THURS 4/8 – 4:00 – 9:00 PM NEW ORLEANS SPECIALS:
1) The Absinthe Frappe’ invented in 1874 by Cayetano Ferrer, head bartender of Aleix Coffee House, & later became the owner. He renamed it “The Absinthe Room,” now known as the “Old Absinthe House.” A show tune was written about it in the 1904 Broadway musical It Happened in Nordland & one of the verses goes like this: “It will free you first from the burning thirst That is born of a night of the bowl, Like a sun ’twill rise through the inky skies That so heavily hang o’er your soul. At the first cool sip on your fevered lip You determine to live through the day, Life’s again worthwhile as with a dawning smile You imbibe your Absinthe frappé! It is absinthe, simple syrup, fresh mint, anisette (optional- licorice flavor) & club soda.
2) There’s not much history on the Crux (croo). Its 1st appearance is in Jones’ Complete Bar Guide (1977), now out of print. Stan Jones was a lifelong bartender who worked the bar route in Southern California and collected 4,000 recipes, many of which may have been forgotten, such as the Crux. In the equal parts Crux you get lemon juice, plus the bitter orange notes of Cointreau, and both Cognac and the fortified wine Dubonnet providing a touch of the grape. Clearly, there’s some kind of wizardry involved, because the blend of Courvoiseur, Dubonnet, Cointreau, and lemon juice results in a delightfully balanced & not remotely sweet cocktail. Or, some folks say: “darn if doesn’t taste like Hawaiian Punch” all grown up, holding down some hi-tech job and living in a pricey singles’ loft.
3) The Deauville is believed to be named after the French horse race, “Grand Prix de Deauville,” first established in 1866. In 1872 it was opened to foreign horses. Dating back to the 1930s in New Orleans, it is a well-balanced appley twist on the classic sidecar but not too sweet. The main flavors are apple from the calvados and citrus with the Remy Martin 1738 cognac rounding out the whiskey flavor. This is not a very fruity drink & the taste of the two brandies comes through strongly.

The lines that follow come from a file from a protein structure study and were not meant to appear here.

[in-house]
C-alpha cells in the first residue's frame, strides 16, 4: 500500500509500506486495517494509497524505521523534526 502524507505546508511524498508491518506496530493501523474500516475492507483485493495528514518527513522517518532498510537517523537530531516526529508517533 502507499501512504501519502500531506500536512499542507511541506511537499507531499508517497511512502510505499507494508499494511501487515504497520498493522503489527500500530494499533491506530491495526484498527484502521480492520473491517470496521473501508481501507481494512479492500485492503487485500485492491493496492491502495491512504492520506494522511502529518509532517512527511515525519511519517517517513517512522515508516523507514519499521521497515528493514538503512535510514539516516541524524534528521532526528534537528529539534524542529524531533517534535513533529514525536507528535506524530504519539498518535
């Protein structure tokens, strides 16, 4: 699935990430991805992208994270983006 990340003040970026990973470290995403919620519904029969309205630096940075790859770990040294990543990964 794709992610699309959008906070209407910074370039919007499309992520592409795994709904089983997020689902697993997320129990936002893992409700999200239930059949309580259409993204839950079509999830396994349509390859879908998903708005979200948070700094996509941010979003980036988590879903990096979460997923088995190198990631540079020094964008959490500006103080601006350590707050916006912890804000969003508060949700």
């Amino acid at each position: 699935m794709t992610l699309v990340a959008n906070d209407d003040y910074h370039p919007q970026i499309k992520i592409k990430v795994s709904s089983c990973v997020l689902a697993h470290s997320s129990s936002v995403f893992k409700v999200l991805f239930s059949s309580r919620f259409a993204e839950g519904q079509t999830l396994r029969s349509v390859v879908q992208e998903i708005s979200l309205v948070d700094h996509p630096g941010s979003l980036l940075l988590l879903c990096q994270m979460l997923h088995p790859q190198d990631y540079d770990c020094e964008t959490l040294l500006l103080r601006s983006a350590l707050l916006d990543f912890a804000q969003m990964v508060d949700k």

4) Sazerac is the official lowball cocktail of New Orleans! Here’s a boozy classic cocktail that’s one of the greats! If you love spirit-forward drinks like the Old Fashioned, this one’s for you. The exact history is murky but is believed to be invented in the mid-1800s by apothecary Antoine Peychaud. The name comes from the type of Cognac it was originally made with, Sazerac-de-Forge et Fils. Made with cognac, rye (optional), sugar cube with Peychaud bitters & absinthe that gives the black licorice finish to each sip.
5) The Vieux Carré (pronounced in the Cajun & Creole style voh care-eh) is a classic cocktail straight from 1930s New Orleans. It is a complex & fascinating drink that is as popular today as it was when it was first created. Not one, but two bitters are used and there is a hint of a classic herbal liqueur to give it even more dimension. If you are looking for a truly great cocktail, this is it & it is one of the signature drinks of New Orleans. This cocktail is a short, slow sipper that begins with equal parts of cognac, rye, Benedictine, & sweet vermouth bitters.
1/2 Price special on US Flight